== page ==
K. W. (Kevin Wayne) Jeter (1950–) is an American author of Speculative Fiction and Horror, known for coining the term Steampunk, way back in the 1980s. He was part of a group of authors (including Tim Powers and James Blaylock) who were associated with, and partly mentored by, legendary SF author Philip K. Dick. As a result, he ended up being tapped to write three novels which were sequels to the movie Blade Runner (which was an adaptation of a novel by Dick).
His best known original novels are probably the Cyberpunk-ish Dr. Adder, the seminal Steampunk novel Infernal Devices, and the Kim Oh thrillers. He has also written several novels set in the Star Trek and Star Wars universes.
He has also written for comic books, most notably the DC Comics series Mister E.
Selected works by K. W. Jeter:
- Morlock Night (1979, a sequel to H. G. Wells' The Time Machine)
- Dr. Adder (1984)
- Infernal Devices (1987)
- Farewell Horizontal (1989)
- Bloodletter (1993, a Star Trek: Deep Space Nine novel)
- Blade Runner 2: The Edge of Human (1995)
- The Mandalorian Armor (1998, a Star Wars novel)
- Noir (1998)
- The Kim Oh series (started in 2011)
- Death's Apprentice (2012, with Gareth Jefferson Jones)
Tropes in his works:
- All Women Are Lustful: The classic Steam Punk novel Infernal Devices, has two prominent female characters. Both seem to barely think of anything other than boning the hero, a veddy proper Victorian Gentleman who would never dream of engaging in illicit sex. In fact, he's horrified at the very notion of horny women, all while being completely unable to escape them. Thankfully one of them is able to get it on with a clockwork automaton of the hero.
- Author Tract: Noir is set in a Dystopian Cyberpunk Crapsack World. The main character is a "Copyright Cop" who spends most of the book discussing how people who infringe copyrights should be dismembered and tortured because, in the Information Age setting of the book, copyright violation is worse than all other crimes. Jeter's personal website indicates that he's against copyright violations himself.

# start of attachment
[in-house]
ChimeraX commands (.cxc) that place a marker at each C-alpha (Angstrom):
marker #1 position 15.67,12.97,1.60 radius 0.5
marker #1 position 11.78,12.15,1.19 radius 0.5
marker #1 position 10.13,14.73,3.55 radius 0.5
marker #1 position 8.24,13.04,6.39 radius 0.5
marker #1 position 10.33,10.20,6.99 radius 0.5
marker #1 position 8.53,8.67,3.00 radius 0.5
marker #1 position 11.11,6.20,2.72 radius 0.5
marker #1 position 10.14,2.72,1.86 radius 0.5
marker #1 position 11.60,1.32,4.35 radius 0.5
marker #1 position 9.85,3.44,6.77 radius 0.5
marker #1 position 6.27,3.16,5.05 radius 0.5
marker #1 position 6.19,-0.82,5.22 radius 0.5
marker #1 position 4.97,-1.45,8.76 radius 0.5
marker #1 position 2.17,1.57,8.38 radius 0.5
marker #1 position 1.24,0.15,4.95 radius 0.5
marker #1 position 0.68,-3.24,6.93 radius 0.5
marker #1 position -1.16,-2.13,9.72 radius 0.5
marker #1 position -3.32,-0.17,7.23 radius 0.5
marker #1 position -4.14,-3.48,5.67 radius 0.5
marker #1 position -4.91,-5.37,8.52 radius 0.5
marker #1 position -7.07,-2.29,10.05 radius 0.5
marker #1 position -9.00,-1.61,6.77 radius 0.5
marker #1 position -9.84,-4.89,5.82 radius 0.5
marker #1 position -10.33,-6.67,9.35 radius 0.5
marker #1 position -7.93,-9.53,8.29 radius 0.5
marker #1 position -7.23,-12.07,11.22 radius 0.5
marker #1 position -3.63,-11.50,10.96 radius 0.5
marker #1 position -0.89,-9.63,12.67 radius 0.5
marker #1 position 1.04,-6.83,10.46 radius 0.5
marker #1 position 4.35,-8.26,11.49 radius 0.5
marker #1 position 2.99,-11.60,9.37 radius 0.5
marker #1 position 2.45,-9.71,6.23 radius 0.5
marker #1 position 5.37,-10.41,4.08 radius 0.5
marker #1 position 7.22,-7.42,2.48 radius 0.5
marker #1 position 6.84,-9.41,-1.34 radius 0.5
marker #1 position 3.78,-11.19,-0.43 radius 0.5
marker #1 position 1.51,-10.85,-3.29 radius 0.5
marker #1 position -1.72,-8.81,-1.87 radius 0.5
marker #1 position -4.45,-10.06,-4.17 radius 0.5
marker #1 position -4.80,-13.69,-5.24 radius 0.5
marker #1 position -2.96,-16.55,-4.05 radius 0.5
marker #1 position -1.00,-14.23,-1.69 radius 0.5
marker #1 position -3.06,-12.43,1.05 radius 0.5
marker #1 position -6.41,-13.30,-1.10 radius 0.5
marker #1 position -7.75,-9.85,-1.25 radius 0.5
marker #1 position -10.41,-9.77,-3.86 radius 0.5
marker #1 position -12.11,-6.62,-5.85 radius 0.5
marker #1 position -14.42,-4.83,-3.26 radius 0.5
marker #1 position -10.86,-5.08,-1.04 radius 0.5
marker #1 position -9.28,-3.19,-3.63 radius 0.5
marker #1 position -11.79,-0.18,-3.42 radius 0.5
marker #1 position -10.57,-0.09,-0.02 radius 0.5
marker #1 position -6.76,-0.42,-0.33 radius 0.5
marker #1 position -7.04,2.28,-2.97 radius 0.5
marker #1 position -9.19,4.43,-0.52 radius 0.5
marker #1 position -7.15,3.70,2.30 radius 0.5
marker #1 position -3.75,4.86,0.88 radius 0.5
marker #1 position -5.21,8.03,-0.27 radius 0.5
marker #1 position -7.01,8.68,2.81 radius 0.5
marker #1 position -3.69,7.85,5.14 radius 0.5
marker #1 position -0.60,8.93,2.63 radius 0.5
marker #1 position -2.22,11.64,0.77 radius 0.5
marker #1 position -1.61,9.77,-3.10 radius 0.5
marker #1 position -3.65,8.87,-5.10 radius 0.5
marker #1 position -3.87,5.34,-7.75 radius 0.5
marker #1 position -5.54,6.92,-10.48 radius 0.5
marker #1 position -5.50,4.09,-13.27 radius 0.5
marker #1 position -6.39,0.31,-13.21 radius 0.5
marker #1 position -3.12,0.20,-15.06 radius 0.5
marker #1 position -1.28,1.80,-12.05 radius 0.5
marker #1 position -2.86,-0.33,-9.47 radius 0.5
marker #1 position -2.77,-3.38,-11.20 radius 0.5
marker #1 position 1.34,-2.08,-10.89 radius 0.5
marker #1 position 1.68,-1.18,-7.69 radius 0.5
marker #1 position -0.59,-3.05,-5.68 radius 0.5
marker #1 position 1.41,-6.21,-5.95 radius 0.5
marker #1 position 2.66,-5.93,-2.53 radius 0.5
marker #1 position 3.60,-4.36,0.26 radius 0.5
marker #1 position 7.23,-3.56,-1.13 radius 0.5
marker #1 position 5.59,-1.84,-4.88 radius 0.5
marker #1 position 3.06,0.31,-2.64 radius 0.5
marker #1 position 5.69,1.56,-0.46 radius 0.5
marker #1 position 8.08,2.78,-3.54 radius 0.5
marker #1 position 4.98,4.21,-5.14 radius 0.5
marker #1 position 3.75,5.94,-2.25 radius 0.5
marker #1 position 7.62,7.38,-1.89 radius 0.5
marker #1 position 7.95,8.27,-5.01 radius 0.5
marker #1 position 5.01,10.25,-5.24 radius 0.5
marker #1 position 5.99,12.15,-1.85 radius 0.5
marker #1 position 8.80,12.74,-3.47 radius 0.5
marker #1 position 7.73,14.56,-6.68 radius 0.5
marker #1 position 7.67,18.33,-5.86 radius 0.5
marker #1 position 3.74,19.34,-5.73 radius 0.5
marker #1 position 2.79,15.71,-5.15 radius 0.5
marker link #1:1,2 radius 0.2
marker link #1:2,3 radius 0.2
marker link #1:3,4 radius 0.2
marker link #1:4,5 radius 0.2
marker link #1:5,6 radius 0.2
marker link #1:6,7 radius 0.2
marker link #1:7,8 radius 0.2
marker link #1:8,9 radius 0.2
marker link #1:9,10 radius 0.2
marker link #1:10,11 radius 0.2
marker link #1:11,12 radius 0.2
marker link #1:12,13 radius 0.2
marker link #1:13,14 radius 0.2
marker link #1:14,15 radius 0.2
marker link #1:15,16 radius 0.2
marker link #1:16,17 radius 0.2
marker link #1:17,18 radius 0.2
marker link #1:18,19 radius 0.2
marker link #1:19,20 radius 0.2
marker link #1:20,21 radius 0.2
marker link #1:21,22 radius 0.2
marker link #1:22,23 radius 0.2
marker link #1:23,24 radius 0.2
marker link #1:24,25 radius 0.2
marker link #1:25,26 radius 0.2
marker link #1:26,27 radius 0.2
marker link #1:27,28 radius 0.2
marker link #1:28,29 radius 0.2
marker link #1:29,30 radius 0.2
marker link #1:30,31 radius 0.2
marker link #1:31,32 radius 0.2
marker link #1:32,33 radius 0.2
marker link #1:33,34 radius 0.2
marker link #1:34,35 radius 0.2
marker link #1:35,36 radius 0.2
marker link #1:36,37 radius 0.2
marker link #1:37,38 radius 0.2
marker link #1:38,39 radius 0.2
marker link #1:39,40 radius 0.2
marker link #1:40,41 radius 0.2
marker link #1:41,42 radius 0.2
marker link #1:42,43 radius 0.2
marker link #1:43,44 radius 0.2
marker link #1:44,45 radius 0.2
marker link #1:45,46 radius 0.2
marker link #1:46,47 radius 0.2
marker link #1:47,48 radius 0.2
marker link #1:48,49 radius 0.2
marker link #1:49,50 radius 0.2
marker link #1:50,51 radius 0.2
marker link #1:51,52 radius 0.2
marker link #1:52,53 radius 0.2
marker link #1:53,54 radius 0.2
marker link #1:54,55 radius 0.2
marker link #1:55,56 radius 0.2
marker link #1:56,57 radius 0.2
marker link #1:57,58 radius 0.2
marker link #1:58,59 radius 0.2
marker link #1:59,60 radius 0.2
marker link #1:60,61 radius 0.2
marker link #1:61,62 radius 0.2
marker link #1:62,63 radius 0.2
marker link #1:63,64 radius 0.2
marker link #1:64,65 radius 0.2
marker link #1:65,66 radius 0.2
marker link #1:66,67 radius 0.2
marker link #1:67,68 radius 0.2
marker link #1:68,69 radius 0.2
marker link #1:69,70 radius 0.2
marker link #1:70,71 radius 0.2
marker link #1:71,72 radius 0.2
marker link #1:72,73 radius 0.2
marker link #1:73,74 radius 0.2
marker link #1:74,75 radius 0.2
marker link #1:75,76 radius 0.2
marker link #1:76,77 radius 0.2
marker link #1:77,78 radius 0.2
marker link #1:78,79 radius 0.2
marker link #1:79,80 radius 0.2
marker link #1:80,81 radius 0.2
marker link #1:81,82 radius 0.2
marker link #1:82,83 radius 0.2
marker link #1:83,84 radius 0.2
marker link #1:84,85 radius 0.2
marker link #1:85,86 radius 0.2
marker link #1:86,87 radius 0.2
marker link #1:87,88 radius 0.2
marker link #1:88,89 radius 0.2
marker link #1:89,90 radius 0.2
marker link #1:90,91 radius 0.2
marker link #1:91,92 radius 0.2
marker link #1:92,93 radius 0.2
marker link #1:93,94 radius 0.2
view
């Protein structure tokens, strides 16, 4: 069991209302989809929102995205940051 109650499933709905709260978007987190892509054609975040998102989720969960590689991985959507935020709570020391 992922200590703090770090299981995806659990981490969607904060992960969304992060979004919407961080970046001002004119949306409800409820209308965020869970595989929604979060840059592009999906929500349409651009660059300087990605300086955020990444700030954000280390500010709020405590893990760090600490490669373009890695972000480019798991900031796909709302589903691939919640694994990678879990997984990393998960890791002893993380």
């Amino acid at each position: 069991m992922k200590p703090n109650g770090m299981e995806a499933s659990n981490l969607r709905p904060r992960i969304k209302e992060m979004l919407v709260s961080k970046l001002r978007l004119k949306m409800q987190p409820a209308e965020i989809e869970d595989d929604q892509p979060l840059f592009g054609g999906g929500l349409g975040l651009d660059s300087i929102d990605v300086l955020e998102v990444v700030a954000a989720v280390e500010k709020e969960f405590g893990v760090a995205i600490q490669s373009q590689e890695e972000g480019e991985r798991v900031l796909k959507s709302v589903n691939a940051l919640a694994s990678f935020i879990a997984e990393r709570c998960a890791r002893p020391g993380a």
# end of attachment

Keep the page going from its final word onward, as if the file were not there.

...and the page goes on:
- Deep Sleep: In Morlock Night, the narrator, when he wakes, finds that Dr. Ambrose and Miss Tafe have waited for him. He apologizes, but he had never had such a deep sleep.
- Digital Piracy Is Evil: Played all the way to its most horrible conclusion, in Noir, which tells of a world in which (besides other implications of a society where free market capitalism holds absolute sway) there are police forces that hunt down copyright pirates, one memorable punishment for said pirates is having their spine & brain extracted from their bodies, then transformed into high-fidelity audio cables, in which the pirate/victim still lives, being tortured by every note/sound that passes through, essentially, their nerve system.
- The Future Is Noir: The aptly titled novel NOIR, where a guy named McNihil is a retired PI and had his eyes surgically altered to see the world in shades of grey, like noir films of the 30s.
- Star Scraper: The Cylinder from Farewell Horizontal. A specific size isn't given, but most of humanity lives inside (or on) it, and most of the habitable area is well above the cloud layer.
- Useless Protagonist: There may very well be no more useless a protagonist than George Dower of Infernal Devices. His very existence is what kicks the plot in motion, as his father, a Legacy Character that George himself barely knew, was apparently a mad genius who devised all manner of clockwork wonders, many of which are highly sought after by numerous parties. His father now dead, George has inherited his watch shop, despite being no good at mending watches, and because of this, he becomes the target of, among others, the crazed remnants of Cromwell's "Godly Army", a strange race of fish-like creatures, a prostitution ring, a pair of thieves, a mysterious dark-skinned man, an elderly mad scientist who literally wants to destroy the world, and multiple lascivious women. All while doing absolutely nothing except what he can to preserve his life. Rarely does he show any pluck, and at no point does he morph into a noble hero. He never does anything to help anyone else, except very reluctantly, and usually because he hopes it will help to save him, as well. He is, from beginning to end, The Millstone.